Extended feature: Freeths’ Robert Hill examines the issues around Hudson v Hathway  EWCA Civ 1648
The seminal decision in Hudson v Hathway was handed down on 14th December 2022, shortly before the Christmas break. It prompted something of a flurry in the legal press, particularly as the decision confirmed that which many practitioners had suspected for some time: that, notwithstanding the decisions in Stack v Dowden  UKHL 17 and Jones v Kernott  UKSC 53, detrimental reliance on the part of a claimant remains an essential element for bringing a common intention constructive trust claim.
However, during the second appeal, the Court of Appeal also looked at several other aspects of a dispute over jointly owned property. These are not points which, in the writer’s experience, are regularly pleaded in such claims. The judgment therefore serves as a timely reminder to practitioners not to disregard these aspects in a claim.
This case concerned a dispute over the equitable title to a property known as “Picnic House”. The property was owned legally and beneficially by Jayne Hathway and Lee Hudson as joint tenants, who had been in a relationship since 1990 and had bought Picnic House in 2007.
The relationship broke down and Lee moved out in 2009. At that stage, the mortgage, which had been in joint names, was switched to an interest-only mortgage, paid for by Lee (whose earnings by this point far exceeded Jane’s).
Following the breakdown of the relationship, there were several e-mail exchanges which took place between November 2011 and September 2013. Each party held various assets they sought to divide. This included Picnic House, which they agreed Jayne would take. All these e-mails were signed off by Jayne and Lee typing their names at the bottom.
There were however issues with an insurance claim on the property and, frustrated by the lack of progress, Lee stopped paying the mortgage in 2015. He eventually issued a claim seeking an order for sale and 50% of the proceeds of sale.
At first instance, the trial judge found that there was an agreement that Jayne would own 100% of the equitable title to Picnic House. He also found that, in order for the court to uphold that agreement, Jayne had to show detrimental reliance (which, on the facts, the judge found that she had).
On the first appeal, Kerr J found that Jayne did not have to show detrimental reliance, in light of the decisions in both Stack and Jones. He also held that, even if he was wrong about that, the trial judge was entitled to have taken the view which he did on detrimental reliance.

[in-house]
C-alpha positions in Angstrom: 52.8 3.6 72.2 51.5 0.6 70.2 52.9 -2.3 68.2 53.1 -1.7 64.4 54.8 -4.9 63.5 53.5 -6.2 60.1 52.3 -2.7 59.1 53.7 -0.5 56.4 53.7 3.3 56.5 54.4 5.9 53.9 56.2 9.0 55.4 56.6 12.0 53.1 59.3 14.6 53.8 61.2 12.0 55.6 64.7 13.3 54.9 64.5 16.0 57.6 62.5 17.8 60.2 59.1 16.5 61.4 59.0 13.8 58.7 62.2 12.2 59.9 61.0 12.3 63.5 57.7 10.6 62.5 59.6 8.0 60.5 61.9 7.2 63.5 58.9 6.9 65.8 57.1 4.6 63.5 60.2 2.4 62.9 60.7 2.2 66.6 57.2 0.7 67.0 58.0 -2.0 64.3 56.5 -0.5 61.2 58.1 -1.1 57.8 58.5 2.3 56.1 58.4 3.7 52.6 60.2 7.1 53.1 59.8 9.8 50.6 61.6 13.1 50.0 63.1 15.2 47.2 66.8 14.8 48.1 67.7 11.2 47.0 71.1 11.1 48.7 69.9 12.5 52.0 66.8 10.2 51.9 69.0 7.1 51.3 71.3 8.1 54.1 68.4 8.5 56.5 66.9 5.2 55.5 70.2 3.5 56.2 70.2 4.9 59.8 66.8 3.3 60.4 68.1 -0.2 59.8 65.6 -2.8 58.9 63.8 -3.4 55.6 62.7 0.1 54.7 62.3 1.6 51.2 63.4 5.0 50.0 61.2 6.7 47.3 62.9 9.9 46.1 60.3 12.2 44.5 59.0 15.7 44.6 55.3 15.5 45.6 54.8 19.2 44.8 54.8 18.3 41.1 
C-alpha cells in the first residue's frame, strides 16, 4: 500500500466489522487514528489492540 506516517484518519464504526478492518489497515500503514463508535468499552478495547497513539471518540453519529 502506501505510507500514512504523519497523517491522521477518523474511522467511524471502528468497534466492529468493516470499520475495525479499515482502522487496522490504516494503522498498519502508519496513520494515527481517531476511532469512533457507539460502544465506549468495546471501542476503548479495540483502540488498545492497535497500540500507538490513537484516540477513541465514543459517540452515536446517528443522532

Issues to be decided
The issues for the second appeal are those which Kerr J had to consider on the first appeal:
- Must a party claiming a subsequent interest in its equitable share necessarily have acted to its detriment?
- Is common intention alone enough to alter equitable shares?
- Was the judge right to decide that the requirement of detriment was met?
However, the court, “for reasons it found difficult to understand”, noted that the parties had not considered s. 53 (1) of the Law of Property Act 1925. The court invited Jayne’s team to take the point, which she duly did.
Lee of course objected and, the court confirmed that, in allowing a new point to be raised, it had to consider:
- the nature of the proceedings which took place in the lower court;
- the nature of the new point of law;
- the prejudice to the opposing
Having taken all the above into account, the court allowed Jayne to argue that the requirement of s. 53 had been satisfied, thus introducing a fourth point for the appeal.
S. 53. (1) (c) of the Law Of Property Act 1925
- 53 (1) (c) of the Law Of Property Act 1925 states the following:
“a disposition of an equitable interest or trust subsisting at the time of the disposition, must be in writing signed by the person disposing of the same, or by his agent thereunto lawfully authorised in writing or by will.”
The court also had to consider s. 36 (2), which states:
“No severance of a joint tenancy of a legal estate, so as to create a tenancy in common in land, shall be permissible, whether by operation of law or otherwise, but this subsection does not affect the right of a joint tenant to release his interest to the other joint tenants, or the right to sever a joint tenancy in an equitable interest whether or not the legal estate is vested in the joint tenants: Provided that, where a legal estate (not being settled land) is vested in joint tenants beneficially, and any tenant desires to sever the joint tenancy in equity, he shall give to the other joint tenants a notice in writing of such desire or do such other acts or things as would, in the case of personal estate, have been effectual to sever the tenancy in equity, and thereupon the land shall be held in trust on terms which would have been requisite for giving effect to the beneficial interests if there had been an actual severance.”
The court looked at whether the e-mails sent by Lee were such as to amount to release of his interest, in particular considering whether: